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P10. Risk factors and prevention

Detailed programme and abstracts

P10. Risk factors and prevention (Tuesday 1 Nov., 16.00 17.30)

P10.1. Depression negatively influences cognitive decline in early Alzheimer´s disease.

DEFRANCESCO Michaela,  FLEISCHHACKER Wolfgang, BLASKO Imrich, MARKSTEINER Josef, DEISENHAMMER Eberhard  

Objectives: Alzheimer’s disease (AD) is the most common cause of dementia in the elderly. Depression has been reported to be an important risk factor for cognitive impairment and an early manifestation of AD. Although cognitive deficits are the clinical hallmark of AD, various non-cognitive symptoms, such as depression, are common and are suggested to impair cognitive functions in addition to Alzheimer specific pathology.

Methods: We studied 347 patients with early AD at the time of diagnosis and at a follow-up visit at our memory clinic. All participants underwent a clinical examination and neuropsychological testing. Medication charts were reviewed and depression was assessed using the Geriatric Depression Scale (GDS). Mean changes of neuropsychological variables from baseline to follow-up between depressed (baseline GDS ≥ 10) and non-depressed (GDS < 10) patients were compared using the independent t-test.

Results: Of 347 patients (mean age 77.6 ± 7.6 years, 31% male, mean MMSE score 22.7 ± 4.1) 144 (41.5%) had depressive symptoms (mean GDS score 15.1 ± 4.2) at baseline. The comparison of depressed and non-depressed AD patients showed no group differences regarding demographic variables such as age, gender or education or any neuropsychological test results. At follow-up (mean 1.5 ± 0.9 years) depressed compared to non-depressed patients showed a significantly more pronounced decrease of the MMSE score (p = 0.044) and verbal fluency (p = 0.021).

Conclusions: Our results suggest that the presence of depression in the early stage AD impacts cognitive decline over the course of the disease negatively. Particularly speech related cognitive functions were negatively affected by depression, potentially caused by depression related social withdrawal. We therefore recommend special attention on even mild depressive symptoms in the treatment of early stage AD patients.

P10.2. Communicating Alzheimer’s disease risk in midlife: findings and recommendations from a European comparative focus group study

MILNE Richard, DIAZ Ana, BADGER Shirlene, GOVE Dianne, RICHARD Edo, FAURIA Karine, WELLS Katie, MOLINUEVO Jose Luis, RITCHIE Craig, BRAYNE Carol and on behalf of the ELSI Workpackage of the European Prevention of Alzheimer’s Dementia (EPAD) project

Research into new therapies for Alzheimer’s disease (AD) increasingly focuses on intervention at earlier stages of pathological processes linked to the expression of the dementia syndrome, identified by biomarkers thought to be proxies of pathology. The design of early intervention studies highlights challenges associated with the communication and disclosure of risk related to a late-onset chronic illness for which there are currently no effective preventative therapies, nor clear evidence of the level of risk of progression for any given individual. The objective of this research was to report the views of research participants from two European countries on the implications of the disclosure of the risk of developing Alzheimer's dementia.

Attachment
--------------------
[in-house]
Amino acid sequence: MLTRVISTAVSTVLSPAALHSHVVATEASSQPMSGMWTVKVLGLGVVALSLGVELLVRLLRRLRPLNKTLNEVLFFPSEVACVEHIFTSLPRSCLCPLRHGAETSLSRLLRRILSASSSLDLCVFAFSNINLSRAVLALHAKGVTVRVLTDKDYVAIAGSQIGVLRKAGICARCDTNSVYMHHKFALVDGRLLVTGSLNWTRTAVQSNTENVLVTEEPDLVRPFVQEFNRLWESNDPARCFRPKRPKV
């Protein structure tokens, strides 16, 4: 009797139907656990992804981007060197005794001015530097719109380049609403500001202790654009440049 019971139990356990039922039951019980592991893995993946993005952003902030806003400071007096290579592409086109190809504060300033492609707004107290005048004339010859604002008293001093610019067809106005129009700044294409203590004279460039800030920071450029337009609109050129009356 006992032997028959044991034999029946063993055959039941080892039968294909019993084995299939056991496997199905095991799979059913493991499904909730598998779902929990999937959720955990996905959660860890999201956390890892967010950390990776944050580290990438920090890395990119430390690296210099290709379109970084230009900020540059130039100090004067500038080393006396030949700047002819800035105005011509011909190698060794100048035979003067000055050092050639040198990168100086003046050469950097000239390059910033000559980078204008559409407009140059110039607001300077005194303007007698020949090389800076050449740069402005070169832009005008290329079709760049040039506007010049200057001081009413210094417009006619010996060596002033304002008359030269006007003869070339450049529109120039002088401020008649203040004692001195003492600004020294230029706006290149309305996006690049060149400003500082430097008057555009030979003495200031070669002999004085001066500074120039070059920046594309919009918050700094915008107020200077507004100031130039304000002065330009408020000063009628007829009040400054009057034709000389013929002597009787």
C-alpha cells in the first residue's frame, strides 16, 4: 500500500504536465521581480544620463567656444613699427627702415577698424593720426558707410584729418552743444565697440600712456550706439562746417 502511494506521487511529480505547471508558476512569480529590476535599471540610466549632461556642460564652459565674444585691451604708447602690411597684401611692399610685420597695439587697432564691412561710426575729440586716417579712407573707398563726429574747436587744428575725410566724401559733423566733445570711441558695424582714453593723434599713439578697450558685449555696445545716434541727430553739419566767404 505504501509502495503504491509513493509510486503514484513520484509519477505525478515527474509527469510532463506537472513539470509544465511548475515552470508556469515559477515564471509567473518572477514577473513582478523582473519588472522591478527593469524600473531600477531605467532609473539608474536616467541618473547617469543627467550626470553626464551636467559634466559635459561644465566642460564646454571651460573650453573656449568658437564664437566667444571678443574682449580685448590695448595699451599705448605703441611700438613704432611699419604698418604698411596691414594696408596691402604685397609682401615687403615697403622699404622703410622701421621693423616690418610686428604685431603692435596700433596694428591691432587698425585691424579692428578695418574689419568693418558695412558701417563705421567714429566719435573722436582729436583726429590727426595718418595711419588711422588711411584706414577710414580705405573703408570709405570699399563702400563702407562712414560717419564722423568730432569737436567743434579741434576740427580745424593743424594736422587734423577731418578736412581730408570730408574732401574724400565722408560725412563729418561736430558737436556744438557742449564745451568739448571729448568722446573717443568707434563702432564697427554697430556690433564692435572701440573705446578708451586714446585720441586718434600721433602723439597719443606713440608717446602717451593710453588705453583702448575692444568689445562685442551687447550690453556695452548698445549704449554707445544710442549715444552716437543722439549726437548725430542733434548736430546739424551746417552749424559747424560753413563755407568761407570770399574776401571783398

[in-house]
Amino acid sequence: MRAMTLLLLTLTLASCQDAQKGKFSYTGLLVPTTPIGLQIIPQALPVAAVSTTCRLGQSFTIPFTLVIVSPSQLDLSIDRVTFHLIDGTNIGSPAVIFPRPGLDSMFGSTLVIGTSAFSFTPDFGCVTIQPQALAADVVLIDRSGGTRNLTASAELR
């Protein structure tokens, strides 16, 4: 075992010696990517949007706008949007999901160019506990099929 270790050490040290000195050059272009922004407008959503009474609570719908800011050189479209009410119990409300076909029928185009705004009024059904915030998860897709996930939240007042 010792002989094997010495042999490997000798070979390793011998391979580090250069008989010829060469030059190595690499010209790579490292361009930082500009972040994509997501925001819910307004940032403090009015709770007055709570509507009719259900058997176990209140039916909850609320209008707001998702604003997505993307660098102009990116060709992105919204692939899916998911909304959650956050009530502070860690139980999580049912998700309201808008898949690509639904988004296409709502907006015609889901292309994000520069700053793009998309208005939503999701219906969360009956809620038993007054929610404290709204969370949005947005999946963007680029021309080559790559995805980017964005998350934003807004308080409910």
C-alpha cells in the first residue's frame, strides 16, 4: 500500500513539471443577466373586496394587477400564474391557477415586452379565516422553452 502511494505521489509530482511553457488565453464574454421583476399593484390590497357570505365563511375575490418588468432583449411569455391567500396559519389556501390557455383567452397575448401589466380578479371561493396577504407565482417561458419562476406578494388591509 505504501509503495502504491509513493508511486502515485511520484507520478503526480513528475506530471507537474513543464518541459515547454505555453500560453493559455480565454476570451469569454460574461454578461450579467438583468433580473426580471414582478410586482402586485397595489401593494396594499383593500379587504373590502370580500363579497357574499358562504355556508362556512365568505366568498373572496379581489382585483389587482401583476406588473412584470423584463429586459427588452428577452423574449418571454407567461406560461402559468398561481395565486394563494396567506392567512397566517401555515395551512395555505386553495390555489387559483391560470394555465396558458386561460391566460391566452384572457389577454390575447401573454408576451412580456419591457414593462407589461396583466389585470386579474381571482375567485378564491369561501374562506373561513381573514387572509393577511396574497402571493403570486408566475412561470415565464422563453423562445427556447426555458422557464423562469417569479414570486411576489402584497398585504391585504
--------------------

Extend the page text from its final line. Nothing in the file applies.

The study comprised eight focus groups, held between November 2015 and January 2016 in London and Barcelona. Barcelona participants were recruited through the ALFA project, and UK participants were through the PREVENT cohort. Both cohorts focus on dementia prevention in mid-life and none of the participants in the London and Barcelona groups had dementia. In addition, one group discussion was held with 10 members of the European Working Group of People with Dementia of Alzheimer Europe. The study focused on two central questions:  what do potential research participants understand to be the main potential implications of the disclosure of Alzheimer’s disease risk status and what expectations, if any, do they have of any disclosure process.

The results describe the expected consequences of learning one’s Alzheimer’s risk status, and the impact of different sources of information – genetic, biomarker or lifestyle risk – on this. 

As part of the conclusions a set of recommendations for disclosure grounded in the preferences and concerns of participants and reviewed and agreed by all those involved in the research is outlined.

P10.3. Primary and secondary prevention interventions for cognitive decline and dementia- an overview of reviews

FLODGREN Gerd, BERG Rigmor

Background: The prevalence of dementia, including Alzheimer’s Disease (AD), is increasing due to the aging of the world’s population. As there is no cure for dementia, there is a great need to identify effective interventions to delay or prevent its onset. Methods: We searched eight databases from inception and up to January 2016. We included high quality systematic reviews of any intervention that included people who were either cognitively healthy or had mild cognitive impairment, we used standard review methods with independent screening, assessment and data extraction. Results: We identified eight eligible reviews. Five reviews involved interventions (blood pressure or cholesterol lowering drugs, Omega 3 FAs, cognitive training, and aerobic training) targeting cognitively healthy people. Three reviews concerned interventions (cholinesterase inhibitors, Omega 3 FAs, and vitamin E) targeting people with mild cognitive impairment. High to moderate certainty of evidence from seven of these reviews suggest that neither the pharmacological interventions, nor any of the nutritional supplements evaluated are effective in delaying or preventing cognitive decline, dementia or AD. The effects of aerobic training on cognition are uncertain, due to low to very low quality of evidence from one review. Moderate evidence from one review suggest that computerised cognitive training may lead to a small short-term improvement in cognitive function.